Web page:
The prevailing view in the twentieth century was that market forces would act as a sufficient balance against corporate abuse of monopoly market powers. Moreover, the trends in the nineteenth century that supported the projection of power at a national level continued through the twentieth century into the projection of power at an international or even a global level. The benefits to the country that hosted the corporate domicile of these multinationals were such that corporate behaviors that would be excessively anti-competitive within a national market were seen as enhancing national commercial interests in an international setting. The global dominance of the US automobile industry in the 1930s is probably a good case in point here. The rewards for expanding the projection of corporate power from a national scope to a global enterprise were such that many nations tolerated domestic market domination by a small set of incumbents in order to capture market share in international market spaces and thereby transfer value back into the domestic economy. It is readily apparent that the United States’ domestic economy has been the major beneficiary of the emergence of the global digital economy.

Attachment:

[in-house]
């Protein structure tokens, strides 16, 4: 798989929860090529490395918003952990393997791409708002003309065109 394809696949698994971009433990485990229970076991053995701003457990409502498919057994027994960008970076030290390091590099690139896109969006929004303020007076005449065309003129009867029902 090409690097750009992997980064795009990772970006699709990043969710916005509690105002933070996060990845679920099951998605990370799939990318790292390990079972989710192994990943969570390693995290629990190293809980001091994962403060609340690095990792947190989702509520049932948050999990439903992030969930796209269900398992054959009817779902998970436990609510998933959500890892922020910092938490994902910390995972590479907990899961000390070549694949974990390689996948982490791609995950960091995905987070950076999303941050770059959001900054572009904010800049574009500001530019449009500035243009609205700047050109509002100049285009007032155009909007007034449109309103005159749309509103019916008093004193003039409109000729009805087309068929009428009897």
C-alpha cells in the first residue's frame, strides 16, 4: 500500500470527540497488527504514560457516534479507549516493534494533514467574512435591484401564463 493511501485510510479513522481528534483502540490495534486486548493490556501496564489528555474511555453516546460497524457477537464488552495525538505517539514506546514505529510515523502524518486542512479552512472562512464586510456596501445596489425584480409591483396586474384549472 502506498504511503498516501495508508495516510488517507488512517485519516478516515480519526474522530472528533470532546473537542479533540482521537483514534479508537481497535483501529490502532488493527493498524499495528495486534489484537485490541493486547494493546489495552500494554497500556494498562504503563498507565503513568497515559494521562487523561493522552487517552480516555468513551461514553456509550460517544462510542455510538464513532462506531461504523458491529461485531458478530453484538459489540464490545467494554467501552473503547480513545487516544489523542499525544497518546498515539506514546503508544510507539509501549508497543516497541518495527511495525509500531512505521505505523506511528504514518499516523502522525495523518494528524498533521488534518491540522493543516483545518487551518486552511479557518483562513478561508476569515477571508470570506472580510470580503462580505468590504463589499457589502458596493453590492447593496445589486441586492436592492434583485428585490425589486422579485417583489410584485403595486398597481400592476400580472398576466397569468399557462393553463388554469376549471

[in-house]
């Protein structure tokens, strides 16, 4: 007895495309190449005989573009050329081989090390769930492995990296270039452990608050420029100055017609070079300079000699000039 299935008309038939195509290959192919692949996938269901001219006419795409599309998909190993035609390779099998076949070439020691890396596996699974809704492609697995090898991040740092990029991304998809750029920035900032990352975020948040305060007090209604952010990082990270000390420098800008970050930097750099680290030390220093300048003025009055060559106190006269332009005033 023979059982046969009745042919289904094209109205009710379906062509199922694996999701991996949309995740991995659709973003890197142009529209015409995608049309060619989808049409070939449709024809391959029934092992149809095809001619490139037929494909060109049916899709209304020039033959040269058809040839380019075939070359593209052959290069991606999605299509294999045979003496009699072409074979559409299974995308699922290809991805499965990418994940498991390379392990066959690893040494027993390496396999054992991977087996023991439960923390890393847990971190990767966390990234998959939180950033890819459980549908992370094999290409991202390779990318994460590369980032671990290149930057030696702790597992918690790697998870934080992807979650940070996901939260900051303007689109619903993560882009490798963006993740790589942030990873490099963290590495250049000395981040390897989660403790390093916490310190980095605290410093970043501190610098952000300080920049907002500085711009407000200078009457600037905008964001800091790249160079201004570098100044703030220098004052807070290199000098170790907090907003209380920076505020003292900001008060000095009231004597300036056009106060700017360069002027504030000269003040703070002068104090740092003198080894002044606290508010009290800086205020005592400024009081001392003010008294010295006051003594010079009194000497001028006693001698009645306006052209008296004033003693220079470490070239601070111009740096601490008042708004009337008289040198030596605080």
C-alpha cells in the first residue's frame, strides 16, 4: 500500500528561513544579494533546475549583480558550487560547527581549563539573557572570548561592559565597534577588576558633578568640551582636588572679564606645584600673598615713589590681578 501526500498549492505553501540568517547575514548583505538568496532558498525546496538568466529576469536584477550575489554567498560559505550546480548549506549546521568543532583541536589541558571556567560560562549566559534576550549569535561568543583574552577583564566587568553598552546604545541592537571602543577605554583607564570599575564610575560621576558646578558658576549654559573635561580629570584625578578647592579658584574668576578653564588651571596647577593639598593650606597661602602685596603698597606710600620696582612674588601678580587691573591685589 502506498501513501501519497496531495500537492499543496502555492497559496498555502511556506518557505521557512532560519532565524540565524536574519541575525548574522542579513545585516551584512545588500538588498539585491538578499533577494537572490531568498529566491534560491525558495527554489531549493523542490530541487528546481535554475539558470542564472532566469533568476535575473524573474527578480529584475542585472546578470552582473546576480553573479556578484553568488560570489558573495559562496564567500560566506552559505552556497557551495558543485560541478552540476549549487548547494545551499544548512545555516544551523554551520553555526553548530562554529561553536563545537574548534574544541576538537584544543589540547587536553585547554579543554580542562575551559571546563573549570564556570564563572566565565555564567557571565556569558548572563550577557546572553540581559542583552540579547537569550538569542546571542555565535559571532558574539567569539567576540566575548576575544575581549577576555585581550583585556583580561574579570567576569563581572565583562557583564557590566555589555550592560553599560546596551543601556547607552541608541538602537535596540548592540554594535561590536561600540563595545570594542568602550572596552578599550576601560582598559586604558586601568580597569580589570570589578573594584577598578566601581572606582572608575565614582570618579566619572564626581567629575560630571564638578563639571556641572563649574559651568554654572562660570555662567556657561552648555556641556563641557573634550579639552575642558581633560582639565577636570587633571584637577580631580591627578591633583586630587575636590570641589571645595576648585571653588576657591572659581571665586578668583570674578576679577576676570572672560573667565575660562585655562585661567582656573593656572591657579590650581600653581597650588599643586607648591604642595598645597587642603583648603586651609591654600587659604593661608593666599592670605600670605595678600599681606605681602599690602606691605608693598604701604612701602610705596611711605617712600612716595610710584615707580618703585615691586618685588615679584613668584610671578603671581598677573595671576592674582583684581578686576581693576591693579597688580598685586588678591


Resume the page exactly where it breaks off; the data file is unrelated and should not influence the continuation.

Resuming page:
Centrality in the Digital World

Business transformation is often challenging. What we have today with the rise of content and cloud providers into dominant positions in this industry is a more complex environment that is largely opaque to external observers. What matters to consumers is their service experience, and that depends increasingly on what happens inside these content distribution clouds. As these content data network (CDN) operators terminate their private distribution networks closer to the customer edge, the role of the traditional service providers, which used to provide the connection between services and customers, is shrinking. But as their role shrinks, then we also need to bear in mind that these carriage networks were the historic focal point of monitoring, measurement, and regulation. As their role shrinks, so does our visibility into this digital service environment.